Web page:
1.28.2009

Living in a City

Although the name of my blog is "Musings of an Urban Christian," it
occurs to me that I don't directly talk about city living that much
here. Probably it's because the urban life has sunk so deep into my
daily routine as to become, well, routine. But perhaps what is the
typical backdrop for me isn't so typical for others. So, in the
interest of being a faithful documentarian/anthropologist, here are
some musings about living in a city.

University City circa 2009 has some of your typical characteristics of
big city living. We have hardly any front or back yard space to speak
of, high density means easily walkable trips and less dependence on a
car, and proximity to campus and downtown are huge selling points. We
are neither a high-end neighborhood like Chestnut Hill or Rittenhouse
Square, but nor are we a burnt-out ghetto like big swaths of North
Philadelphia and Southwest Philadelphia.

In many senses, it is this "tweenness" that uniquely characterizes and
distinguishes University City, and why I find it suits me so. Most
urban neighborhoods have more ethnic diversity and cosmopolitanness
than suburban and rural places, but ours also has socio-economic
diversity: professors and doctors living on the same block as people
on welfare and SSI. One needn't go too far from my house to find both
trendy restaurants and cafes as well as boarded-up rowhouses and
squatter communities. Even the senses are dazzled by a diversity of
palettes, from the pleasant waft of brilliant gardens to the
unmistakable stench of fresh marijuana.

What I would hope for in a neighborhood is what I would hope for in a
church. And, not coincidentally, the church we attend is a
neighborhood-serving one and one for which the following statement is
also true. Anyone can feel welcome here: people of all skin tones and
salary amounts and sexual persuasions, all countries of origin and
culinary styles and cultural preferences.

There are pros and cons to any place, and this is no less true of
where I live. I am within walking distance of where the first
computer was built (ENIAC) and where the world's greatest track meet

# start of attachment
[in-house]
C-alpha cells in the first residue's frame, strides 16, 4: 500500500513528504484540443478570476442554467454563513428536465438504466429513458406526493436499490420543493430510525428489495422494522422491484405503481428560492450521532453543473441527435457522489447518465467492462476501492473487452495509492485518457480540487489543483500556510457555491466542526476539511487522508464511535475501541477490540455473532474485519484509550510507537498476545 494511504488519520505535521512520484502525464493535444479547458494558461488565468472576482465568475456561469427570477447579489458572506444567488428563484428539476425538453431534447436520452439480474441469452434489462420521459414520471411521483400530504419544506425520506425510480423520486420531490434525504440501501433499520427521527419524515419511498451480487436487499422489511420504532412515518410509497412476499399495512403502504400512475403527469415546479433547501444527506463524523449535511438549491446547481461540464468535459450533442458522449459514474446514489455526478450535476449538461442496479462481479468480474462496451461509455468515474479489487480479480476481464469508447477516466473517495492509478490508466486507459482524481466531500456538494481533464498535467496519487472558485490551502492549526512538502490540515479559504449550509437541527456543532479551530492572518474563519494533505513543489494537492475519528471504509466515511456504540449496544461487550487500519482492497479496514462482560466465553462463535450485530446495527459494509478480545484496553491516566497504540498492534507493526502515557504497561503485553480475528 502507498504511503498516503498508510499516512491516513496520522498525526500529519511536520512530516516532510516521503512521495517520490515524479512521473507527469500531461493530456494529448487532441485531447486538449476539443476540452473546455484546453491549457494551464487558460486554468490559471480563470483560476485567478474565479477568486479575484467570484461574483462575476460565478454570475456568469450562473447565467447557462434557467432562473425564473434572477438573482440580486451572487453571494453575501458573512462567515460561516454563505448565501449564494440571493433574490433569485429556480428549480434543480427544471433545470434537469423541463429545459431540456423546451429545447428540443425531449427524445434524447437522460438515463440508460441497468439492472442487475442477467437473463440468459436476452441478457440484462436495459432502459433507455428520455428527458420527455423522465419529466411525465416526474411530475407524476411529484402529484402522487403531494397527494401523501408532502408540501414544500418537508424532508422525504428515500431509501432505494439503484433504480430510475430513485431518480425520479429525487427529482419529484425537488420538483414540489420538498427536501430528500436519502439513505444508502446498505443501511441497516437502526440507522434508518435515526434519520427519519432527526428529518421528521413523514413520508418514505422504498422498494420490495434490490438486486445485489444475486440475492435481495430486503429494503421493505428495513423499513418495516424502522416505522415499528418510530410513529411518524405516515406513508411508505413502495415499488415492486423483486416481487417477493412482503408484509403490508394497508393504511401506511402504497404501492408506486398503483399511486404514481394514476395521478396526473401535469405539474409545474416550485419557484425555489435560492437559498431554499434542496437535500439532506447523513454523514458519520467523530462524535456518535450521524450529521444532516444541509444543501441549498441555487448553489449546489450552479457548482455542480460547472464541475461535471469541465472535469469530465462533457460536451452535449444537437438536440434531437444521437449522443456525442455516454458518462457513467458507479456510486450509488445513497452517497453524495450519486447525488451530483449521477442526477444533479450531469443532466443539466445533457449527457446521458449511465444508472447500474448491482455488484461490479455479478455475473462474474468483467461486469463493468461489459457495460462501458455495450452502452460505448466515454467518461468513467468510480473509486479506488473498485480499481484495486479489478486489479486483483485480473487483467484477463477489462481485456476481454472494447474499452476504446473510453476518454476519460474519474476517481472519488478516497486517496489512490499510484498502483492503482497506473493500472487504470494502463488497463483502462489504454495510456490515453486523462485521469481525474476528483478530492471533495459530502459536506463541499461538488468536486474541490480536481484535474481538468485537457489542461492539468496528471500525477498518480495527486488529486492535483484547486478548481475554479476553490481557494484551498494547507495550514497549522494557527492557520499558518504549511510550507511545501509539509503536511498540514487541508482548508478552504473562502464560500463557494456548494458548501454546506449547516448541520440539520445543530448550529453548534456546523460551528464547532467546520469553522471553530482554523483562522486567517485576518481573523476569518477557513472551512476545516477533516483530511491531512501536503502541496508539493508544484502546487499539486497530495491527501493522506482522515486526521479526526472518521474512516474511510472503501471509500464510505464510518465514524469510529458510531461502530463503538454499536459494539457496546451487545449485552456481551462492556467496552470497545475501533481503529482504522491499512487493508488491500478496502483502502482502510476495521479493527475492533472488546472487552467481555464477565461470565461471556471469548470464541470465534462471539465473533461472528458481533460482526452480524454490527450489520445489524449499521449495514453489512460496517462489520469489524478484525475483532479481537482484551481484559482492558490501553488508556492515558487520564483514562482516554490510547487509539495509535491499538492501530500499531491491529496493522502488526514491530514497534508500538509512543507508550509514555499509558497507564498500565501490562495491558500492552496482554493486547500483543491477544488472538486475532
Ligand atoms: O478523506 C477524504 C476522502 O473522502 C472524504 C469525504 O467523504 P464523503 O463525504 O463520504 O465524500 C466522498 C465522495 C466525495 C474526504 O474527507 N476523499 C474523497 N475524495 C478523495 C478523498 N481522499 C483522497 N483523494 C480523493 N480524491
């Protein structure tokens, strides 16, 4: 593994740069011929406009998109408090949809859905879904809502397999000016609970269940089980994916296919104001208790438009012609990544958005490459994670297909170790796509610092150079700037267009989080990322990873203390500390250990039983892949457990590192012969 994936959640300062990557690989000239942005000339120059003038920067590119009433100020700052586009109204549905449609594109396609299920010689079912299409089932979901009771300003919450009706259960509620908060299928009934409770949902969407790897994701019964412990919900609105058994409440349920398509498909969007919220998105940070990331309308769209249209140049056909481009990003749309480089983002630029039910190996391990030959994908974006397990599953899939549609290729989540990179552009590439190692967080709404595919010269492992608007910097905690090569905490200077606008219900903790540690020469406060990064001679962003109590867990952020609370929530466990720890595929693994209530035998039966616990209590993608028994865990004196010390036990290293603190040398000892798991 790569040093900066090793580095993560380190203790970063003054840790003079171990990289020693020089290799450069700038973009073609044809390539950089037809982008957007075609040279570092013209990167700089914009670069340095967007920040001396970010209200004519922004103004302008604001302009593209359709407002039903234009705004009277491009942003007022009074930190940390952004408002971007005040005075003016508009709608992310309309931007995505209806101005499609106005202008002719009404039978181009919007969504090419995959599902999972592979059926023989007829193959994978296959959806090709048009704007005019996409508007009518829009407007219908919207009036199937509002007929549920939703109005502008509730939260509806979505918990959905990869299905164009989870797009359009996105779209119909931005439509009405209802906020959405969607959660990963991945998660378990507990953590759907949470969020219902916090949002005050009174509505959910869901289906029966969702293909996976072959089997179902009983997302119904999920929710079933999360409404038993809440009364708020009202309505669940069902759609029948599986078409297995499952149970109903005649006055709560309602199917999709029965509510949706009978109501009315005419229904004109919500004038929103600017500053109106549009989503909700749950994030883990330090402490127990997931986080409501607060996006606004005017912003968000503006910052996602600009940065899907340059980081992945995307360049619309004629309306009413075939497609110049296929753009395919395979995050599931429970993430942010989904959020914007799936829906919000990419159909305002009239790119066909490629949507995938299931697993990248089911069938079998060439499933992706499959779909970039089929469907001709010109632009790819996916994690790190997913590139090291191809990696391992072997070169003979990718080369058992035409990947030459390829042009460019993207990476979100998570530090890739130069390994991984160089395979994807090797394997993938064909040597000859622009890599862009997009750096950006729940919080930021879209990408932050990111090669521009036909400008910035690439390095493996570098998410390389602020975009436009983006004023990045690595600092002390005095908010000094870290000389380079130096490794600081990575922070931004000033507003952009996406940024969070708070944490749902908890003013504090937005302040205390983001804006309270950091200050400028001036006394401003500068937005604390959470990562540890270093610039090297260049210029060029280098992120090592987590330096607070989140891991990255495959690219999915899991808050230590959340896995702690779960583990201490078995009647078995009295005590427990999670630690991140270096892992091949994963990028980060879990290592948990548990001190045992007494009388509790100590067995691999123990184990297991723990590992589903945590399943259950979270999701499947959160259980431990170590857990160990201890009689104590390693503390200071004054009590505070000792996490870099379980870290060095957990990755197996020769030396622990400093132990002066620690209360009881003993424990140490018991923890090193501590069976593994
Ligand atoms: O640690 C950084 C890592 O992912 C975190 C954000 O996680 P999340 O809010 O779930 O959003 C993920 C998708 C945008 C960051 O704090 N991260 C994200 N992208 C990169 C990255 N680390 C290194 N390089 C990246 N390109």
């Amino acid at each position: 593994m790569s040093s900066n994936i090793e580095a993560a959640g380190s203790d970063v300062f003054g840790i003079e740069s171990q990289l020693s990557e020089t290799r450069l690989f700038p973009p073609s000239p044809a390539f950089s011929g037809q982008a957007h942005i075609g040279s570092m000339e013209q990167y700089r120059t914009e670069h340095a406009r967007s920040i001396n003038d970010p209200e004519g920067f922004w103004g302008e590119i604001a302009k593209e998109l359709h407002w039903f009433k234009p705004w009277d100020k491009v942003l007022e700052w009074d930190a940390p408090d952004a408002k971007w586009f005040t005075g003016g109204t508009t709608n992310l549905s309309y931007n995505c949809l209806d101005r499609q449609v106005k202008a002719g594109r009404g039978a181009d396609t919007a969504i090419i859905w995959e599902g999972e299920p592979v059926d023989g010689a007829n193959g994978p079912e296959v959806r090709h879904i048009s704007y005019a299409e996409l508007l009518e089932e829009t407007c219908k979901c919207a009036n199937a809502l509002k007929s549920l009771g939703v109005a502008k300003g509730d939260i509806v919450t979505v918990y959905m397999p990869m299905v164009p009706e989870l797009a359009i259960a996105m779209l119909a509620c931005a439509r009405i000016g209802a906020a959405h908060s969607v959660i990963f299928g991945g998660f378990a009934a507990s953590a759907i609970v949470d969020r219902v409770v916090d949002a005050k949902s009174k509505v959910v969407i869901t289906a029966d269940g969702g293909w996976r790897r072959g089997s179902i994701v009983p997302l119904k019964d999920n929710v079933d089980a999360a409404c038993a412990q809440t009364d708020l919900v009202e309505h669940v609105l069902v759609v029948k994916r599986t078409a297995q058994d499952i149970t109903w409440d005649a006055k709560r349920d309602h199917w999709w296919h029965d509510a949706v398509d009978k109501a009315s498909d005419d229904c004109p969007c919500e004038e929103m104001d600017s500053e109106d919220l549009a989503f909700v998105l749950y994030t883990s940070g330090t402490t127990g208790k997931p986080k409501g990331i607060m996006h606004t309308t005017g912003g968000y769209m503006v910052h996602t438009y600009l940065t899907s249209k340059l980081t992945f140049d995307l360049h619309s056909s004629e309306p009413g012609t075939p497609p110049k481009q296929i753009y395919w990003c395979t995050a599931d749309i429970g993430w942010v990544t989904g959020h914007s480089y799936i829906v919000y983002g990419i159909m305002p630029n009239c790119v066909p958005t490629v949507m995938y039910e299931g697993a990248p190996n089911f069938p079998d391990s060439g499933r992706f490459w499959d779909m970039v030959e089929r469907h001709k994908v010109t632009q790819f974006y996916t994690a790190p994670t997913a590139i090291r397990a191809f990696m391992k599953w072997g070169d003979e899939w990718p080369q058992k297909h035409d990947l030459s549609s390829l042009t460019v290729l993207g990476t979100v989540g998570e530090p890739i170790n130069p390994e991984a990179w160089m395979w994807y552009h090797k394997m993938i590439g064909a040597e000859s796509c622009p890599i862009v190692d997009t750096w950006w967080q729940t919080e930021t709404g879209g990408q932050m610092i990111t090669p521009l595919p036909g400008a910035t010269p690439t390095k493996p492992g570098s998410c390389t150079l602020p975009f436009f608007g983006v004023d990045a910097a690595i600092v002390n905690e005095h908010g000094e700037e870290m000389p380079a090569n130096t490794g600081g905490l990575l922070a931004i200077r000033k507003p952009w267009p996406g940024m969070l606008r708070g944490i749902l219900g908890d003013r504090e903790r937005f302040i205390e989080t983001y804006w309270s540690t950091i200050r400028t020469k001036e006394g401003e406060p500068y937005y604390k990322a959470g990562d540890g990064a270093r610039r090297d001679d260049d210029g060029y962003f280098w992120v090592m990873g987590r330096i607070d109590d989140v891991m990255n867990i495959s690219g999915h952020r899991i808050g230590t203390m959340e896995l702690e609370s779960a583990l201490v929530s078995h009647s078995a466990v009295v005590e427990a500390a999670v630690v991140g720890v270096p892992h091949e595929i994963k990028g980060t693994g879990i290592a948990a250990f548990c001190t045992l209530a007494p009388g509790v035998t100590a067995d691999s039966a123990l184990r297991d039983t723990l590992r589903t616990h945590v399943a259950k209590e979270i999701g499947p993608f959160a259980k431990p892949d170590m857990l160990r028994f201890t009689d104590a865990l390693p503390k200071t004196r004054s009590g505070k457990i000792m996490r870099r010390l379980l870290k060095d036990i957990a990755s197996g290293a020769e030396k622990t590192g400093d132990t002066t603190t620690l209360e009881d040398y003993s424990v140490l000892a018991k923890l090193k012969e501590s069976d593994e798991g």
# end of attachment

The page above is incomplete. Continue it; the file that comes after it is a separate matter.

is held (Penn Relays). I can go days without driving a car while
still immersing myself in some of the greatest cultural, historical,
and gastronomical resources that can be found. And far from my house
being the size of a closet (like in Manhattan) or requiring a salary
ten times what I currently make to afford (like in San Jose), it is
expansive in space and I pay embarrassingly little in terms of my
monthly mortgage.

On the other hand, I actually have to worry about my garbage cans
being stolen; after all, it's happened before. Never mind my trash;
we've also had our house broken into as well as things stolen off our
front porch. And on my good days, I think of my 90-year-old house as
having historical character; but on the rest of the days, I think of
it as a money pit. And did I mention how disconcerting it is to walk
through marijuana smoking and brazen cursing on my way to and from day
care?

Ultimately, God is God over all places, but one can make a Biblical
case that He has a special place in His heart for urban settings. And
that would seem to include my neighborhood. For better and for worse,
we dwell here, and so does He; and so we will keep our eyes and ears
and heart and hands open, that we may be faithful to Him here, loving
Him with all we have and loving neighbor as we do our own selves.

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